Zoning reforms in Alexandria pave the way for more housing in what are now single-family neighborhoods in the city of 160,000.
The city council early Wednesday approved the Zoning for Housing plan, which will allow for buildings with up to four housing units in any residential neighborhood.
The aim of the initiative is to increase the housing supply and affordability. Single-family zoning makes up about one-third of Alexandria’s housing.
The changes, the city hopes, will “broaden the population diversity in all single-family zones.”
And the housing plan goes hand-in-hand with Alexandria’s efforts to expand transit-oriented development in the city’s West End and Duke Street corridor.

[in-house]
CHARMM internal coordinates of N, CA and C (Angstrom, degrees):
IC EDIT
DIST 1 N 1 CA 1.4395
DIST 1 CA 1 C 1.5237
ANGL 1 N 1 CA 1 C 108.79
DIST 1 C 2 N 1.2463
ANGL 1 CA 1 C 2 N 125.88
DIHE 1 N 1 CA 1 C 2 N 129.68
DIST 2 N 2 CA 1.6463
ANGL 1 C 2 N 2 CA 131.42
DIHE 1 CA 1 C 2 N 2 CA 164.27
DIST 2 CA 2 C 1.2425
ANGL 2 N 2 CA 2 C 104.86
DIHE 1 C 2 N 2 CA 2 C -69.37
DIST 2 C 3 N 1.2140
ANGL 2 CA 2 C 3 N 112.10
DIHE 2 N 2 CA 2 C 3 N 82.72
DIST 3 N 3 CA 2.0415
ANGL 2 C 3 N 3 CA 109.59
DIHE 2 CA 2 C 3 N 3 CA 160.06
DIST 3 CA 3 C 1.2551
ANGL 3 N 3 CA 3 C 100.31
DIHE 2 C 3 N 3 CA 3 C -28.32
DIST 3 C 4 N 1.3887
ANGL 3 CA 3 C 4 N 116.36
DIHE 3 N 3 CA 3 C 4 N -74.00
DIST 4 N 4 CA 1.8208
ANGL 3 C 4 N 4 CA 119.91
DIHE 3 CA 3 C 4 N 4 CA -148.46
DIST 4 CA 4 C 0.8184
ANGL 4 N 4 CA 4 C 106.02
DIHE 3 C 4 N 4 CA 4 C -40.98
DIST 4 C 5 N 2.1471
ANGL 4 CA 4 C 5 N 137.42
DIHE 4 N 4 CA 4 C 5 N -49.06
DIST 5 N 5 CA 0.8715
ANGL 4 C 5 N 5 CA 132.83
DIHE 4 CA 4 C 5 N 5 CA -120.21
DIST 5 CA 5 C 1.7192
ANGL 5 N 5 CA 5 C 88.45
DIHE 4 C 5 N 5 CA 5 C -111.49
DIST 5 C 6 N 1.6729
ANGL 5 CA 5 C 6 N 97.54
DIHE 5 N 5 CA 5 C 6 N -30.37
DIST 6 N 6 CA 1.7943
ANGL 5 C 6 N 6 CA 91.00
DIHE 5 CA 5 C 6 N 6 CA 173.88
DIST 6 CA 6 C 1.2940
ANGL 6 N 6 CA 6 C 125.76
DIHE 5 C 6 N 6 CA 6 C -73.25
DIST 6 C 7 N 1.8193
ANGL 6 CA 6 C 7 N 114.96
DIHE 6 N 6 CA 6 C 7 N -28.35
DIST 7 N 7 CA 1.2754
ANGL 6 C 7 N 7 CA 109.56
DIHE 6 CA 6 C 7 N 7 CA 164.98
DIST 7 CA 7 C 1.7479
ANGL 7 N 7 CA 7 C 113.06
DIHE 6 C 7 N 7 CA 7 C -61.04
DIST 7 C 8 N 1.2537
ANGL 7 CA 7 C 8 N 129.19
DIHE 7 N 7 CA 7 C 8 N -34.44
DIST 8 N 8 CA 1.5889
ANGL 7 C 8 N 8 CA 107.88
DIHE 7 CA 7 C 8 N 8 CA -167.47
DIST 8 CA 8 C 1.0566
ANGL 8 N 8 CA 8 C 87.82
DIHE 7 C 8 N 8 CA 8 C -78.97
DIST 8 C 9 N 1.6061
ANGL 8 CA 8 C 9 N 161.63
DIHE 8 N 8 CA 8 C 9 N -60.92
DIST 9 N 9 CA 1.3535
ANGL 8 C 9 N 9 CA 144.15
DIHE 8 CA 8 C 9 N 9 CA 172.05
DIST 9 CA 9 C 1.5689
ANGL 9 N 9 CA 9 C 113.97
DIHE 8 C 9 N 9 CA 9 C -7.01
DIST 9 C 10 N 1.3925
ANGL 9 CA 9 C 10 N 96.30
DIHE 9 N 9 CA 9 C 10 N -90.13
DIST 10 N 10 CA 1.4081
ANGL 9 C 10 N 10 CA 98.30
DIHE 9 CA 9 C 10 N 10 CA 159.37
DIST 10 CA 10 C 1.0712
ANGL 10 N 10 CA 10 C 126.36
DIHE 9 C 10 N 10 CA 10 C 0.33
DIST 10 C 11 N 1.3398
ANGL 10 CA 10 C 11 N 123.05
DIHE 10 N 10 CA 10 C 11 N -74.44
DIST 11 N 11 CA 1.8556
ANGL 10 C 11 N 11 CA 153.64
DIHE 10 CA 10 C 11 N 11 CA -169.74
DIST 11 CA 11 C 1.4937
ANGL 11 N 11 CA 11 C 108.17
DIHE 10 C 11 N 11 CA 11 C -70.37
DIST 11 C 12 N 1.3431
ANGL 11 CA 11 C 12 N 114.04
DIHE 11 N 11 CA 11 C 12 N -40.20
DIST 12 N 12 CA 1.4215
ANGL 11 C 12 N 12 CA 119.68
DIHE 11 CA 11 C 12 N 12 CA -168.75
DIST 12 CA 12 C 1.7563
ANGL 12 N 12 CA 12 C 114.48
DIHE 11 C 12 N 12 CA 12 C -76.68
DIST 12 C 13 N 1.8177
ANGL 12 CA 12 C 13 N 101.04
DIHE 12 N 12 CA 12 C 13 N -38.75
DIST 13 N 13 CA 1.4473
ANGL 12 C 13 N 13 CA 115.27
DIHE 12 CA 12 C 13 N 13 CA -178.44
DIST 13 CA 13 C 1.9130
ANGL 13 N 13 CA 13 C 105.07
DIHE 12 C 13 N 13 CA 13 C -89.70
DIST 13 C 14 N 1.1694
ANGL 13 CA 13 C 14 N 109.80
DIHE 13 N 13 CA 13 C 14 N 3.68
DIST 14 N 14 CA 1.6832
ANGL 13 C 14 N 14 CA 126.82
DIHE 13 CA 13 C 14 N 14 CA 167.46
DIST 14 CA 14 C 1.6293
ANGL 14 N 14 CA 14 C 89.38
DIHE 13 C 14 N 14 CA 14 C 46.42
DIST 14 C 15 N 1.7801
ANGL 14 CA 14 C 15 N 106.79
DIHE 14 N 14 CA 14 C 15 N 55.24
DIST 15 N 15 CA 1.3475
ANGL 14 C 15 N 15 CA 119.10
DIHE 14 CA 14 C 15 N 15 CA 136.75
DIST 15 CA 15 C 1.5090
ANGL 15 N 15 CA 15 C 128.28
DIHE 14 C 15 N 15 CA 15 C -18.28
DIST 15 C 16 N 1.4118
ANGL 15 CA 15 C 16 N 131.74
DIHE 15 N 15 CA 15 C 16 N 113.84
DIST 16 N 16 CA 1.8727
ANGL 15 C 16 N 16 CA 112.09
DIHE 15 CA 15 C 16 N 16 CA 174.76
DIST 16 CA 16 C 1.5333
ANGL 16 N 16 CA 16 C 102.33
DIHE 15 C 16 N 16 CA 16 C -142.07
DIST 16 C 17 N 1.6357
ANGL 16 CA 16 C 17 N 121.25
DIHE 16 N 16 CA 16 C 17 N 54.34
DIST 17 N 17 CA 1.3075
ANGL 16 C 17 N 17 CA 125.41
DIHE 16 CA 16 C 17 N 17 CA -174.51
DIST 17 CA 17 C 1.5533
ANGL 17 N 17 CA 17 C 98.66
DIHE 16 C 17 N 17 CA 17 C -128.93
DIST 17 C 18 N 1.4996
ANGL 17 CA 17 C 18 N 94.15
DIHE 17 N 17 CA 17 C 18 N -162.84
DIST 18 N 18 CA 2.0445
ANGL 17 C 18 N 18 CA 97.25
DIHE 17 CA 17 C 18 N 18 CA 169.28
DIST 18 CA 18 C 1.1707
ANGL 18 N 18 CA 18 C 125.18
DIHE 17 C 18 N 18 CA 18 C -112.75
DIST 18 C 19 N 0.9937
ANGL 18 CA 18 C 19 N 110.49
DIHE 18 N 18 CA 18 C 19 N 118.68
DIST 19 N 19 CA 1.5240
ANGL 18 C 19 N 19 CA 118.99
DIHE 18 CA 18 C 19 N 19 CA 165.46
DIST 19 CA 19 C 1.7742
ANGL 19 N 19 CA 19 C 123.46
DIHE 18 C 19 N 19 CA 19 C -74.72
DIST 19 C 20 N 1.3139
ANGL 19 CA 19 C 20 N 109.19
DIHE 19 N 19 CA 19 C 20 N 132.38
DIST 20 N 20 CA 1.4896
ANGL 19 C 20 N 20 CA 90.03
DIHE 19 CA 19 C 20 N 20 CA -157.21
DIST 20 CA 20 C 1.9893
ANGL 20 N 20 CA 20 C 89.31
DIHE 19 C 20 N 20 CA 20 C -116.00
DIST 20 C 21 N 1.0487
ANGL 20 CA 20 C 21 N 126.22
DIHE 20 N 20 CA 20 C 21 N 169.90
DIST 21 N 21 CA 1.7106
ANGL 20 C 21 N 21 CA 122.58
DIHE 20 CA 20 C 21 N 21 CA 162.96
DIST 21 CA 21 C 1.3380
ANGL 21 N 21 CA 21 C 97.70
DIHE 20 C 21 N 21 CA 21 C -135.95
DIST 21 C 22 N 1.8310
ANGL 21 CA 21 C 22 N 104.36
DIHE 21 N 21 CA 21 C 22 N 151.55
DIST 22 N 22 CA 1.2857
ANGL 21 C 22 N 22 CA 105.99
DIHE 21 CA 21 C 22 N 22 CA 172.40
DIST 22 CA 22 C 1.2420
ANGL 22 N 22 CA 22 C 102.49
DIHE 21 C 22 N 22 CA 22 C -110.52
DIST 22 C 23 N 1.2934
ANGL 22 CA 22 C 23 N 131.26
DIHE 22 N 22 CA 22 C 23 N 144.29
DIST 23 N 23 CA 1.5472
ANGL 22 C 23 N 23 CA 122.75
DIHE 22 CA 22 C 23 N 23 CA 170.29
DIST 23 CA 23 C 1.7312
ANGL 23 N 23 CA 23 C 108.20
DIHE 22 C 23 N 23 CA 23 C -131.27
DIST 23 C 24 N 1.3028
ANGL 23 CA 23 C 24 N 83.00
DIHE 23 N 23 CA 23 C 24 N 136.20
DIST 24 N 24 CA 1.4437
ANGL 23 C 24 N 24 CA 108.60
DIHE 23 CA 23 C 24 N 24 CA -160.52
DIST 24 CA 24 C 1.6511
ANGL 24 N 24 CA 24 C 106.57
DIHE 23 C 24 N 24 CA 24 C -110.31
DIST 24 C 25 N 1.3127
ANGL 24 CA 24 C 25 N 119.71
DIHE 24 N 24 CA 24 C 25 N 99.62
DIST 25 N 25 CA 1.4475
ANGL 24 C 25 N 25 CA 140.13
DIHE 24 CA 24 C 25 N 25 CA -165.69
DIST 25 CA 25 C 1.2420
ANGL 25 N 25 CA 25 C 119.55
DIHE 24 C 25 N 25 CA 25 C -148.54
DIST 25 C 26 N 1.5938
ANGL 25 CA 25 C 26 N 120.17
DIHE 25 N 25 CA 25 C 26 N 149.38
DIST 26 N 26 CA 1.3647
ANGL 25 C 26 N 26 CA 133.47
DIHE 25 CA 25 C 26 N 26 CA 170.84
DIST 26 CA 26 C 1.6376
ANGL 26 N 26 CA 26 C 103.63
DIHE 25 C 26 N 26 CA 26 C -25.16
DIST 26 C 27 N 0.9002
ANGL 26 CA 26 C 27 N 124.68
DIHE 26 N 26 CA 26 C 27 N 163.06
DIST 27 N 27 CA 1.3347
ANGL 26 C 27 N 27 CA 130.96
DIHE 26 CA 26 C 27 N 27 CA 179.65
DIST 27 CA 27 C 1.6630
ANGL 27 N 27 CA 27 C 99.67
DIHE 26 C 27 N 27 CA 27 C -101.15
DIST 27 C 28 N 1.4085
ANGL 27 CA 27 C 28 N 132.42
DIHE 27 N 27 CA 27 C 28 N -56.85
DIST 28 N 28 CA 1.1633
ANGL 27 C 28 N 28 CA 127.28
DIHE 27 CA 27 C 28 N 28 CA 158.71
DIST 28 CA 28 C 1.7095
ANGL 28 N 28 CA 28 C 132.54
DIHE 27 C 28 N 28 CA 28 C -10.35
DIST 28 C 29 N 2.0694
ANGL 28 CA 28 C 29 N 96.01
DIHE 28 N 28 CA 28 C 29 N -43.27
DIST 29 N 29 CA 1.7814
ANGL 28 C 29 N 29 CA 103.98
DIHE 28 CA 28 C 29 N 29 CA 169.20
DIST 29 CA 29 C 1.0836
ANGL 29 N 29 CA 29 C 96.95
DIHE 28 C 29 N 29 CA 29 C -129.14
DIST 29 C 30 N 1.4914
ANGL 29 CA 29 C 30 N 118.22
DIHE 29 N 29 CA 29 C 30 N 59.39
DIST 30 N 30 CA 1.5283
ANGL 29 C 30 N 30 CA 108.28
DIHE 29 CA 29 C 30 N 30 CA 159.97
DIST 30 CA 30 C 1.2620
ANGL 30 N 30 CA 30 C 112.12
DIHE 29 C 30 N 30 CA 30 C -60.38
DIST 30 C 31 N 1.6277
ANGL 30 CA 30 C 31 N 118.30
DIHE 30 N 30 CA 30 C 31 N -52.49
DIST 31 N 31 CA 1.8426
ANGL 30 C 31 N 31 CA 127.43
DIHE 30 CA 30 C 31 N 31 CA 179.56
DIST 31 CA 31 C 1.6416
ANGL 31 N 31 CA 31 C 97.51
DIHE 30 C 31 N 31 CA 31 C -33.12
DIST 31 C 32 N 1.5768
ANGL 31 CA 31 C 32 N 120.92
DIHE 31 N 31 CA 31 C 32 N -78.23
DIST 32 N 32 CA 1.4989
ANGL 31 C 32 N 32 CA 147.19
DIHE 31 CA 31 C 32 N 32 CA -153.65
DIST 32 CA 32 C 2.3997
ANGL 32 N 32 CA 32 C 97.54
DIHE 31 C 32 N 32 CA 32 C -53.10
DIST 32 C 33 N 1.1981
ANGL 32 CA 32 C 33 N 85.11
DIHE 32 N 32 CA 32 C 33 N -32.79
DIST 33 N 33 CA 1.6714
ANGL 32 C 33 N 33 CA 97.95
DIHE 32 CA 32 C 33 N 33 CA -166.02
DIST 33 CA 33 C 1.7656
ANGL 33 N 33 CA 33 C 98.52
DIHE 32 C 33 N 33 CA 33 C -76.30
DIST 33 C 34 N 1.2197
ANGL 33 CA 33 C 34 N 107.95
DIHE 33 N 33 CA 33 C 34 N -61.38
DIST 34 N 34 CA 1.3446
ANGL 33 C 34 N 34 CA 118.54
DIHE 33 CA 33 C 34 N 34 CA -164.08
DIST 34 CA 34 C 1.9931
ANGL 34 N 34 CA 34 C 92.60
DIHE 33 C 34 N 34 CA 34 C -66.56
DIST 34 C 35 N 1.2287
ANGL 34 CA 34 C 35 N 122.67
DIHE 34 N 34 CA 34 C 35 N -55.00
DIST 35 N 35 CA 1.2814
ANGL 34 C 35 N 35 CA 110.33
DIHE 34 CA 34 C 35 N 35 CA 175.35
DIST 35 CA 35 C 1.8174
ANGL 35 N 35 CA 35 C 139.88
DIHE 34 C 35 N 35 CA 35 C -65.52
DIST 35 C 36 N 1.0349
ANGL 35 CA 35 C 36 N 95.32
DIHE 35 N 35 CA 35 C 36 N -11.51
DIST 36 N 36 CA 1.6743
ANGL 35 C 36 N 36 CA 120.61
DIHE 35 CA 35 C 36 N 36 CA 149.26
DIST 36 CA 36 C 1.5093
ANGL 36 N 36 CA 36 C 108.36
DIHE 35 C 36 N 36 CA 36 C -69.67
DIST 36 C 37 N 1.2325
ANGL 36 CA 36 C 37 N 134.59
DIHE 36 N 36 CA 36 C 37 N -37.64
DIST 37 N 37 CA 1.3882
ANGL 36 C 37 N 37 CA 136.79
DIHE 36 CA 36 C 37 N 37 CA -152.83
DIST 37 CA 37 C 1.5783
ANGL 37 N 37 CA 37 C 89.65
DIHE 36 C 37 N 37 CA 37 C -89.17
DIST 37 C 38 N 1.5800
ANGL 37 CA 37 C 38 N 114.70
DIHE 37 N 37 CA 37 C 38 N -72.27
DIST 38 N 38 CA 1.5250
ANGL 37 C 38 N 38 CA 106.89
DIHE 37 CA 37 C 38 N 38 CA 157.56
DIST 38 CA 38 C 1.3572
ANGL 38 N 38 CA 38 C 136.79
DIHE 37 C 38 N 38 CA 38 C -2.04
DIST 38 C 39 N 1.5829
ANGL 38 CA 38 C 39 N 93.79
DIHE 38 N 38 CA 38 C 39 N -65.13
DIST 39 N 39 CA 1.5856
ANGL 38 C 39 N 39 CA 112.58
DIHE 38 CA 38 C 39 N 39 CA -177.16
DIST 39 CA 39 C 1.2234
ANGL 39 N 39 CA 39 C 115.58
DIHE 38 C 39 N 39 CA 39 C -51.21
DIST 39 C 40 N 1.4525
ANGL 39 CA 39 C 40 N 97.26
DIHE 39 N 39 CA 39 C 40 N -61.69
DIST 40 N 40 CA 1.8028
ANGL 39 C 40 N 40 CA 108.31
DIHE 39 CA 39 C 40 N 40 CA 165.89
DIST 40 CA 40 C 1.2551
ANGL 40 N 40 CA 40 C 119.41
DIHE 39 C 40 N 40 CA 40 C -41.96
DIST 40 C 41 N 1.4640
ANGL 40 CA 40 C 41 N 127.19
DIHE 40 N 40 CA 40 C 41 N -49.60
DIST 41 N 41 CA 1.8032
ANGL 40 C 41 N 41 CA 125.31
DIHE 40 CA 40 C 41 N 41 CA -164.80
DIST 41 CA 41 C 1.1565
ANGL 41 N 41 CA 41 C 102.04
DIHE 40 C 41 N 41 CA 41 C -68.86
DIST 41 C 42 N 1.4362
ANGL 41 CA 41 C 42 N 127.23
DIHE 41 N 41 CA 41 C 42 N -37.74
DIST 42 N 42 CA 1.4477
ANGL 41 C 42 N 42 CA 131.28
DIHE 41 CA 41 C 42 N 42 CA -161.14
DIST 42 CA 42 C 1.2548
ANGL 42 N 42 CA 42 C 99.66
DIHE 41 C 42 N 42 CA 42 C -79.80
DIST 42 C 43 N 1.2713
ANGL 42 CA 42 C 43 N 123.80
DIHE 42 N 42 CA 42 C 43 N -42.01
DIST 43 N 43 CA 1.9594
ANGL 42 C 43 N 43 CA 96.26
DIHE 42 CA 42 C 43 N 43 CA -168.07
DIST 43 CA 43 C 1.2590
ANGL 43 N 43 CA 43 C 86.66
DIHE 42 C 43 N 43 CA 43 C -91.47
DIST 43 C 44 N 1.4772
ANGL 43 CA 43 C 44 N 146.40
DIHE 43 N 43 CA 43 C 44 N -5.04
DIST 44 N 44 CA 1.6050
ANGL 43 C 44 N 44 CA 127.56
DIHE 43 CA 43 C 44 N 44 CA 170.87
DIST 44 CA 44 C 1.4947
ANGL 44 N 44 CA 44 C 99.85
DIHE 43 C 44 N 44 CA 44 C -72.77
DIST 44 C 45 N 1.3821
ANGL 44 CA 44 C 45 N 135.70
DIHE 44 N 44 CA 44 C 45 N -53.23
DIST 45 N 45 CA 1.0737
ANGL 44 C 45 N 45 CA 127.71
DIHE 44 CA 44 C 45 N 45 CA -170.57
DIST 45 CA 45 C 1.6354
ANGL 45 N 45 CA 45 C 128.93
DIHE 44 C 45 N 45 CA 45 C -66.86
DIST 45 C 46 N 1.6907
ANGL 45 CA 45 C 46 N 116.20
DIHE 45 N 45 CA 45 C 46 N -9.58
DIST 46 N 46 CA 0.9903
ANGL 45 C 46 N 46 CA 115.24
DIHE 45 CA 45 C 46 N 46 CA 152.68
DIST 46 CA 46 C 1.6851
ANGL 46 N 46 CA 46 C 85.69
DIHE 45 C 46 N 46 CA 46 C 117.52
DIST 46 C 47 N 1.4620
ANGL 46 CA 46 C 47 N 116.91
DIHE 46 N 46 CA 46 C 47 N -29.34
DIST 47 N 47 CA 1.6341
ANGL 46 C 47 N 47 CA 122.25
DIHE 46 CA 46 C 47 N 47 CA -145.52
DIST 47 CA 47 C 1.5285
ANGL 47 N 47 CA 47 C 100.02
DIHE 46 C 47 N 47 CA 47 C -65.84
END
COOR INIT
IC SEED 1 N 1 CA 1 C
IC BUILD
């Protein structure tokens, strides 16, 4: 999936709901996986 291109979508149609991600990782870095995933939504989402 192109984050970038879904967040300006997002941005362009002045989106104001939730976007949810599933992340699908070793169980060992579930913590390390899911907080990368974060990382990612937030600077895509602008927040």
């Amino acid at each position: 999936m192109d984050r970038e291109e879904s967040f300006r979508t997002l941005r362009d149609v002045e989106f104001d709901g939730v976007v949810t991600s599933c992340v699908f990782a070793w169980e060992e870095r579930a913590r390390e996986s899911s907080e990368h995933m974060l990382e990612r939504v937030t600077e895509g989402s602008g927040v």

Part of the plan approved rolls back rules that require off-street parking at residential buildings near Metro stations and rapid bus transit stops, and loosens requirements how many off-street parking spots buildings need to have, according to The Washington Post.
Overall, Alexandria has said the plan could result in up to 2,800 new units in the next decade, moving toward the city’s goal of 3,000 new housing units by 2030. The city wants 75 percent of those units, or 2,250 of them, to be affordable to low- and moderate-income households. “Zoning for Housing will greatly assist in achieving this goal,” according to city planning documents.
But the plan is less ambitious that Arlington’s “missing middle” plan that allows duplexes, townhouses, and multiplexes to be built in neighborhoods that have traditionally been single family homes. That plan allows up to six units on a lot, compared to Alexandria’s four.
Feature photo, stock.adobe.com
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